Brian Tjugum, Weber Shandwick: Time to take your partners

Collaborations with non-profit organisations can be a vital part of a firm's CSR activities.

Phil Thomson of GSK makes a plea for broader awareness of why and how a healthcare company can deliver back to society. This provokes equal measures of frustration and curiosity: why don't we appreciate the contributions healthcare companies make to our lives and welfare?

Weber Shandwick's social impact practice recently conducted a survey of 200 company executives responsible for social responsibility or community relations. The key finding: having an impact on critical issues is the number one reason corporations invest in such activities. The second is the opportunity to see an organisation's values in action. Interestingly, these outranked business-oriented motivations, such as building customer loyalty and company differentiation.

We also asked executives about their work with NGOs. Sixty per cent said they funded non-profit organisations because they made CSR investments more effective, provided a critical infrastructure, contributed expertise and helped engage consumers.

The implication is that corporations want to be active, substantive partners in addressing social issues. Non-profits will be vital to CSR in the years ahead as corporations intensify their efforts on social issues.

Why develop strategic partnerships in health? First, the obvious attraction: shared financing brings shared commitment. For companies this is a sound investment, and for healthcare providers it could mean improvements in service delivery.

Private sector involvement can bring innovation to non-profits. The Global Fund to Fight Aids, Tuberculosis and Malaria and the GAVI Alliance for childhood immunisation are examples of private initiatives helping to focus the efforts of the global health community on the biggest killers in the developing world.

Perhaps a less obvious benefit of coming together is the enhanced community support these partnerships can engender. Uncertainty about the longevity of non-profit programmes can be alleviated by the perceived level of sustainability associated with a recognised third party such as a pharma company.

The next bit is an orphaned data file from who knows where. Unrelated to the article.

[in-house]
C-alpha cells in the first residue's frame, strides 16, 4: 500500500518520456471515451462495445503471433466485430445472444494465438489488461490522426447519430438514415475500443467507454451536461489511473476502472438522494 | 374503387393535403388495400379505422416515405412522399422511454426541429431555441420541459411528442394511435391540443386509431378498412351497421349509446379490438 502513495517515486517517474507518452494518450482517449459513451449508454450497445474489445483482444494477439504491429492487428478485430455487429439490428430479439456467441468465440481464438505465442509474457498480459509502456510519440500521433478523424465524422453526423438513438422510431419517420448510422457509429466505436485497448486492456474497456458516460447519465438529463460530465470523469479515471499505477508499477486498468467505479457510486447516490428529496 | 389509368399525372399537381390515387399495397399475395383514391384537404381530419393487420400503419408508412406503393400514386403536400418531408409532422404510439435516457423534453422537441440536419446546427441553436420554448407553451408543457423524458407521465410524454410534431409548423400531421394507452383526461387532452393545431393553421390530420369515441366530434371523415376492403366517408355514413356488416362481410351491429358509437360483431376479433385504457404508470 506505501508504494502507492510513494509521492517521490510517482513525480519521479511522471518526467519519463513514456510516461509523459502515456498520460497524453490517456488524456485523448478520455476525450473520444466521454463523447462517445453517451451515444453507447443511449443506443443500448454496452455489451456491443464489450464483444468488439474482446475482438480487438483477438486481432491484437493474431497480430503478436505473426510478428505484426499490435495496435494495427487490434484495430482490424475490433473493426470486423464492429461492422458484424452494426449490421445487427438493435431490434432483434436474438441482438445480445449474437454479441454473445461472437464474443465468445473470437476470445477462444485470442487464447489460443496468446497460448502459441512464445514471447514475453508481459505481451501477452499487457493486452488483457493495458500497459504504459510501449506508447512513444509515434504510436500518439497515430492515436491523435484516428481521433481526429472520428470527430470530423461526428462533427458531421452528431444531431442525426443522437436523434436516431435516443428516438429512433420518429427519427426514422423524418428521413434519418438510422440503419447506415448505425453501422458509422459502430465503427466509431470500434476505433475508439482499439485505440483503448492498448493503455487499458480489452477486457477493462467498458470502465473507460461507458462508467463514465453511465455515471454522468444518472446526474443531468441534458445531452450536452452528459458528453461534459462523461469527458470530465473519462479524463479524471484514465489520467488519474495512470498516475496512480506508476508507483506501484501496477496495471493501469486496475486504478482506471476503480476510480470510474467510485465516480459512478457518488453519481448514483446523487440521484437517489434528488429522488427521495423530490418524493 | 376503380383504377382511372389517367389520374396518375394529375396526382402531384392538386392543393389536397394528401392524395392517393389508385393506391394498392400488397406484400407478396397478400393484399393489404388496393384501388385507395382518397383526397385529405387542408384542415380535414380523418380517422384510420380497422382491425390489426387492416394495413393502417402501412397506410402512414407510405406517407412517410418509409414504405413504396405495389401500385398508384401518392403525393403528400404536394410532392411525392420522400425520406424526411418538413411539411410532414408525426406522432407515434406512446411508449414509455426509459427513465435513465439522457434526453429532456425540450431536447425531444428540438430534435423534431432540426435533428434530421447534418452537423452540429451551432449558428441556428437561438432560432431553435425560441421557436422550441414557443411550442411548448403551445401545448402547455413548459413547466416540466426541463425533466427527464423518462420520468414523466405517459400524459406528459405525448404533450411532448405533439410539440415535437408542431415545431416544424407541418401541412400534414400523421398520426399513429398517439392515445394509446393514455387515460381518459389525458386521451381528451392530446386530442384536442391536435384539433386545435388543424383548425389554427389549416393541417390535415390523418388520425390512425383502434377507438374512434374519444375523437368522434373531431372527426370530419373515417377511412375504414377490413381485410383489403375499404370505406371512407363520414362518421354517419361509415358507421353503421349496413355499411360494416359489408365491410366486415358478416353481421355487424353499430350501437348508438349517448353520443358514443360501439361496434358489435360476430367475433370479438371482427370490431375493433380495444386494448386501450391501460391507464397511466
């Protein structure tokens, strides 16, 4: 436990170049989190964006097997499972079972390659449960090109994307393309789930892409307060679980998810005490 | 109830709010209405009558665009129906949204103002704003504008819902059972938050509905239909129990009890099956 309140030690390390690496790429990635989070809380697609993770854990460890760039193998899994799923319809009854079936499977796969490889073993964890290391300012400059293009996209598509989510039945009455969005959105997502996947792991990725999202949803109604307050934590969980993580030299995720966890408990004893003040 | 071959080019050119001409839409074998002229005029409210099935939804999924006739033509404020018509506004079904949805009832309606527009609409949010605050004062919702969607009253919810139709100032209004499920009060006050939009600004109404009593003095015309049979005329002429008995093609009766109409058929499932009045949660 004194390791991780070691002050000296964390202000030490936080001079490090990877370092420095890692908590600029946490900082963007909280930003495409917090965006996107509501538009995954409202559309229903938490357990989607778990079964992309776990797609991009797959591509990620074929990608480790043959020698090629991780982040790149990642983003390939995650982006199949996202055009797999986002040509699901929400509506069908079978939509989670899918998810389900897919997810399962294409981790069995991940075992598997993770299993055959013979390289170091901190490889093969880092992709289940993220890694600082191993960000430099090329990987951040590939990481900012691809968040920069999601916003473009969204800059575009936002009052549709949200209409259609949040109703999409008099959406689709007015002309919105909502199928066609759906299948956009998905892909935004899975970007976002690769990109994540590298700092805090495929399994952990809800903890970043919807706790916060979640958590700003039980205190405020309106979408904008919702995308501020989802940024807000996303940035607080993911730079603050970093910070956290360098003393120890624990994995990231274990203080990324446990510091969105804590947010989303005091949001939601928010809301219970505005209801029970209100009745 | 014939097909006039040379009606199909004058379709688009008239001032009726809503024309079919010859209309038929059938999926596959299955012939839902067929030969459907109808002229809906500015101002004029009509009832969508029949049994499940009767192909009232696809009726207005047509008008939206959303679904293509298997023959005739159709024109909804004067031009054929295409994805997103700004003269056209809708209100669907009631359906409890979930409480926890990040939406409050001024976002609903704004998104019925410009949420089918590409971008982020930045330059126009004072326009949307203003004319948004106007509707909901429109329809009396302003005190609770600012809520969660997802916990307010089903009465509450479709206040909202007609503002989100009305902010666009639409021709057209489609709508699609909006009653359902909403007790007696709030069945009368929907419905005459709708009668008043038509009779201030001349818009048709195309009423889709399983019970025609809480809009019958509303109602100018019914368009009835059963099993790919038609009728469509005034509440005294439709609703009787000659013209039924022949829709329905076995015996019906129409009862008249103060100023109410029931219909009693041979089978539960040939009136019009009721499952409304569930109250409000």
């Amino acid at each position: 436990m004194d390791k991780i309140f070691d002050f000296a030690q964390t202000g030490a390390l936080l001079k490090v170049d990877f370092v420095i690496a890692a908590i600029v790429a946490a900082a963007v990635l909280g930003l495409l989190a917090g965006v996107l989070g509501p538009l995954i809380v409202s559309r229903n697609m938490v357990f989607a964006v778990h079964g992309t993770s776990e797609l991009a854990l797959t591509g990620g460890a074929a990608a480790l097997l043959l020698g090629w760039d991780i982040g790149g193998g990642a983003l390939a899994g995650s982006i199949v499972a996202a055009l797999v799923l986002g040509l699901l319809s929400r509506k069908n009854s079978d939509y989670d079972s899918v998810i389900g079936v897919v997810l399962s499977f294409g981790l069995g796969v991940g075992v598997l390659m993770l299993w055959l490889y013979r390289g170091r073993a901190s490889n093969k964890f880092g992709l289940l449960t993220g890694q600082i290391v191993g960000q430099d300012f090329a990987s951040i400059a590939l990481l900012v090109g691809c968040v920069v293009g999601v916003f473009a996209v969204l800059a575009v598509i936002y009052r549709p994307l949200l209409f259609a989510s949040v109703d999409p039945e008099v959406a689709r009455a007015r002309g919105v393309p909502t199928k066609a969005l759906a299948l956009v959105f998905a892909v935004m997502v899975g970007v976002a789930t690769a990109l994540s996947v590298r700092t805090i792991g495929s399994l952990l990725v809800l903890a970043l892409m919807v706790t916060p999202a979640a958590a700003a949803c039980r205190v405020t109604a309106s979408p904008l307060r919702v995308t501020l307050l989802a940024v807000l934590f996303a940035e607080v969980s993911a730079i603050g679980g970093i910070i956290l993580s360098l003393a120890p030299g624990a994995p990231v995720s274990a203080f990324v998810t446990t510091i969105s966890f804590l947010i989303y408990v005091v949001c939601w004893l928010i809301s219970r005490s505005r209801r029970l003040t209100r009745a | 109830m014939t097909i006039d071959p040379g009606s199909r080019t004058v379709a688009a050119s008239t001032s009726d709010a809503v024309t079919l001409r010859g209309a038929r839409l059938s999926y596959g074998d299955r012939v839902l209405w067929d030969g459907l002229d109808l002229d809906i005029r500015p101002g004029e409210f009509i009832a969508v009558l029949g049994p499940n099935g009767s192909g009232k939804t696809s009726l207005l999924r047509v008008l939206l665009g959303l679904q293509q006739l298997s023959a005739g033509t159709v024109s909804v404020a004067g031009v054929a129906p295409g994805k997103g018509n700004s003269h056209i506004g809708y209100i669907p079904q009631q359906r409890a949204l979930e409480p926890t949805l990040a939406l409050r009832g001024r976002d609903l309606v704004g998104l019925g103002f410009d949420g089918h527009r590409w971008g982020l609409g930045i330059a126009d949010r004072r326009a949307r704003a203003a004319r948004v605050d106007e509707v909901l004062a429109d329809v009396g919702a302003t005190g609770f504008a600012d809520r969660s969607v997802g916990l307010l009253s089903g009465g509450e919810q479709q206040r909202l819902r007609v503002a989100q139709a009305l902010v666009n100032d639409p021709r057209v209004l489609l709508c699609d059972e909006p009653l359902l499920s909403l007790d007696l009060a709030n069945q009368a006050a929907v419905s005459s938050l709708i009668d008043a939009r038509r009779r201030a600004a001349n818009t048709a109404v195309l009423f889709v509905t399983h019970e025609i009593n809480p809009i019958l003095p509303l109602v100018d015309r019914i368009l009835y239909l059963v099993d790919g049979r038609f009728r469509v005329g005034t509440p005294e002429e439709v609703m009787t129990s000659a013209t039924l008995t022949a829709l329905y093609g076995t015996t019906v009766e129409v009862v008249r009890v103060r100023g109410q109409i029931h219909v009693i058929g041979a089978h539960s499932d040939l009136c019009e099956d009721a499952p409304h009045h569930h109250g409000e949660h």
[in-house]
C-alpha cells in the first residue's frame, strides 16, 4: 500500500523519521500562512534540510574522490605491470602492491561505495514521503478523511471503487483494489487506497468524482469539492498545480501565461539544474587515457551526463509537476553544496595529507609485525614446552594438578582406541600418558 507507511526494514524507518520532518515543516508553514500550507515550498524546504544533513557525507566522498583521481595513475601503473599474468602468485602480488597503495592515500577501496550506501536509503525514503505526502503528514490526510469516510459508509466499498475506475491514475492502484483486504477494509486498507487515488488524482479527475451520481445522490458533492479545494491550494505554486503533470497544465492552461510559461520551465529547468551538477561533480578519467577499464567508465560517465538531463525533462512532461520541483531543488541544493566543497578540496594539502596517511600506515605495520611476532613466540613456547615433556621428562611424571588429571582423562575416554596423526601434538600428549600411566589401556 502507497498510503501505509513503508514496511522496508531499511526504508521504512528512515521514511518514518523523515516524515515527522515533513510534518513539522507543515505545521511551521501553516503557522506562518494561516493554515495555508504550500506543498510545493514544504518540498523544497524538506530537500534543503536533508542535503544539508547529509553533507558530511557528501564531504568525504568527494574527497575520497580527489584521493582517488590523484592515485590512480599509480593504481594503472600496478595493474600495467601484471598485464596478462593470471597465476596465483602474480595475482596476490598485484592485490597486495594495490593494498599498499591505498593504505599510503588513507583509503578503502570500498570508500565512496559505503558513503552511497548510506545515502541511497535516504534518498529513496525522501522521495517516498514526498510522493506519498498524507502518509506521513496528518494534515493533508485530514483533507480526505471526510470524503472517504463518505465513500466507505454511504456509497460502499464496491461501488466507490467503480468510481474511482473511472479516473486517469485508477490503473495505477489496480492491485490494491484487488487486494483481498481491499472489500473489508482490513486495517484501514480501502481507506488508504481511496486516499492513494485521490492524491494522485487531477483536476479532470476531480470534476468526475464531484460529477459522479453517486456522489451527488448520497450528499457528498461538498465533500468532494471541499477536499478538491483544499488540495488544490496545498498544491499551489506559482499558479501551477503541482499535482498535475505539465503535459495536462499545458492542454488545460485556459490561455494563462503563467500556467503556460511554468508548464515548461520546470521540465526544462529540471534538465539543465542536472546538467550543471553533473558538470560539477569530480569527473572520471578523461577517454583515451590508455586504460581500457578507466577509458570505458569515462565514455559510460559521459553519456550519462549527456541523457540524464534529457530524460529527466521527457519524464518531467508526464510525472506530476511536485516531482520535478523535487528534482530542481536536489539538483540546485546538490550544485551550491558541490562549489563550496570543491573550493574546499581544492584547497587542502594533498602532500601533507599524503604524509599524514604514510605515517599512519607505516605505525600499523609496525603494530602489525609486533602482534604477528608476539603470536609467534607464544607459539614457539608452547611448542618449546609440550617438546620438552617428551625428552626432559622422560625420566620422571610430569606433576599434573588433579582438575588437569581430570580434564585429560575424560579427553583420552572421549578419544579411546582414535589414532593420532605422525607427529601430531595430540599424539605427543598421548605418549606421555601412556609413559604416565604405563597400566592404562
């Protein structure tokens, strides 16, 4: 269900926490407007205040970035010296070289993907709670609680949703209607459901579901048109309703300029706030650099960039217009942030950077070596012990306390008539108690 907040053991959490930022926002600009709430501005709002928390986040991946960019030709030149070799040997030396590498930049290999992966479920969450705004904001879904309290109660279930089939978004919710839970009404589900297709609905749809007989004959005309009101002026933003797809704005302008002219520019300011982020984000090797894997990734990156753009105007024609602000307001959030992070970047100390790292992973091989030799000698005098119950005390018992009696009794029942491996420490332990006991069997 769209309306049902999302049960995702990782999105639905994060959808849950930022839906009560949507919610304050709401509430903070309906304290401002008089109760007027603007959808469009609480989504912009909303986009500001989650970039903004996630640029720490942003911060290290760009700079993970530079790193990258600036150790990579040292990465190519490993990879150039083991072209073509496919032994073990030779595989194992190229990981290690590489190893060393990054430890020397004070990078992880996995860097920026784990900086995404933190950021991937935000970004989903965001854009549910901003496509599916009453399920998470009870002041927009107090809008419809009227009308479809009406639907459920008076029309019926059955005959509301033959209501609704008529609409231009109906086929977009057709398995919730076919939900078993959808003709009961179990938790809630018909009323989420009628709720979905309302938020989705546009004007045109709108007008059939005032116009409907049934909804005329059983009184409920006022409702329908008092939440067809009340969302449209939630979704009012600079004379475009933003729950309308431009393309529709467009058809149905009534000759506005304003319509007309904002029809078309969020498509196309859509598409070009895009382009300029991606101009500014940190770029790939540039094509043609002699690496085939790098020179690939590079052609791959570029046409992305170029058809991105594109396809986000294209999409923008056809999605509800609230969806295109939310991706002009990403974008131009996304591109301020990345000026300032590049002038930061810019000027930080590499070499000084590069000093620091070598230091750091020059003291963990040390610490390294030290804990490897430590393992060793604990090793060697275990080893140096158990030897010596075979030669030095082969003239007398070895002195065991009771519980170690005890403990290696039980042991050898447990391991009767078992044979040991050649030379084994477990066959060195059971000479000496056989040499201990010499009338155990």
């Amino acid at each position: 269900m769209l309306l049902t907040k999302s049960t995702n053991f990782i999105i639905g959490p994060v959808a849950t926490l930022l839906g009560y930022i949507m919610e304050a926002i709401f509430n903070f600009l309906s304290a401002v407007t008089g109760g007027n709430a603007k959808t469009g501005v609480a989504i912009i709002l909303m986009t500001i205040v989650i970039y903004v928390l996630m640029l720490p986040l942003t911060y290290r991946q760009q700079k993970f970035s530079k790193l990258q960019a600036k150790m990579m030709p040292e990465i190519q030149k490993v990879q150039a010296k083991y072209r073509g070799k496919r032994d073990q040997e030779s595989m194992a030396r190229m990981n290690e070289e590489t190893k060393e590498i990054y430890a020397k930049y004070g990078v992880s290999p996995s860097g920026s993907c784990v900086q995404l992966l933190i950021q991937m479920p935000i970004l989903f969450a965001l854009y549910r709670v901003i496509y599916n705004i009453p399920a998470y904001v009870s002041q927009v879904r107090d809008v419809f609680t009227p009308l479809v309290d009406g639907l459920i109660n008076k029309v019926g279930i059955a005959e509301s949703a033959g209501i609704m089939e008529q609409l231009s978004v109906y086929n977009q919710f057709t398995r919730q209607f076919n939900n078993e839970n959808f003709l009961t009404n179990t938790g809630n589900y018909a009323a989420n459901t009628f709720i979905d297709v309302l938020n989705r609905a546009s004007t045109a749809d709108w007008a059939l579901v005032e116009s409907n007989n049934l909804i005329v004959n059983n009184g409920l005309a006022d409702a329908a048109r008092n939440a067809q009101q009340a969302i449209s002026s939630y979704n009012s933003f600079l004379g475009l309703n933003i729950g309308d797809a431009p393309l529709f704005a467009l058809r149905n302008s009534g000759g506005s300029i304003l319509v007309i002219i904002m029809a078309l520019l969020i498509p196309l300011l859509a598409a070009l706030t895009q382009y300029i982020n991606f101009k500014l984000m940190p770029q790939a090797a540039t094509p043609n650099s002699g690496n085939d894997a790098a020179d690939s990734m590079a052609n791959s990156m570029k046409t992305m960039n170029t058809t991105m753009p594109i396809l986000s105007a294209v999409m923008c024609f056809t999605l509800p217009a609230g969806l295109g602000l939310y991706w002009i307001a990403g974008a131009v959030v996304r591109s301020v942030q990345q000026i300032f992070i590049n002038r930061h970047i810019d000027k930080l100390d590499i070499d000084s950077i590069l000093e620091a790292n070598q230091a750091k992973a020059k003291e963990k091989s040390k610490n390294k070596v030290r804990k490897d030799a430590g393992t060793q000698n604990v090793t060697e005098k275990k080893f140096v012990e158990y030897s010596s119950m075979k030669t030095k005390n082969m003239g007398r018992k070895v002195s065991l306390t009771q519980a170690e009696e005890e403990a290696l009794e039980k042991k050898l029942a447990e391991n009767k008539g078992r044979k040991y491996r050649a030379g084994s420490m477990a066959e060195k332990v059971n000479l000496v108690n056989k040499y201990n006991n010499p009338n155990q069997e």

Here are five points to remember for those considering collaboration;

- Transparency. This plays a crucial role in making partnerships work and holding participants to account. Disclosure and sharing of information go hand in glove with transparency.

- Core competencies. Partnerships should be developed in which the core competencies of both parties are valued and leveraged.

- Results orientation. Agreement on overall goals and priorities lets parties use results-driven steering mechanisms for project management. This allows innovative and efficient approaches.

- Communication. The more open the communication channels the more they are used. Map your stakeholders and communicate early and often.

- Change of mindset. Probably the biggest barrier to effective partnerships is a reluctance to challenge conventional wisdom. Partnerships are not about 'pushing product' although market expansion may be a commercial goal, nor are they about accepting charity, but rather about added value.

Partnerships will thrive in the next ten years. But it may require a change of corporate strategy - moving from being a provider of medicines to a facilitator of health solutions. It also means being willing to do business differently. The companies that appreciate this are doing it already.

Views in brief

- What is the most innovative public health campaign in the past year?

It's often ignored, but public health includes suicide prevention, and the 'It Gets Better' project uses real people and celebrities, showing young gay and lesbian people how happy they will be - if they can get through their teenage years.

- How would you fill a five-minute meeting with Andrew Lansley?

Change4Life never got a real chance before its marketing spend was slashed. Obesity is a huge threat to the health of this country but we need cutting-edge marketing and comms to shift the social norms that are a key determinant of behaviour change. An ounce of prevention is worth a pound of cure.

Brian Tjugum is head of public health & social impact, Europe, at Weber Shandwick

Have you registered with us yet?

Register now to enjoy more articles and free email bulletins

Register
Already registered?
Sign in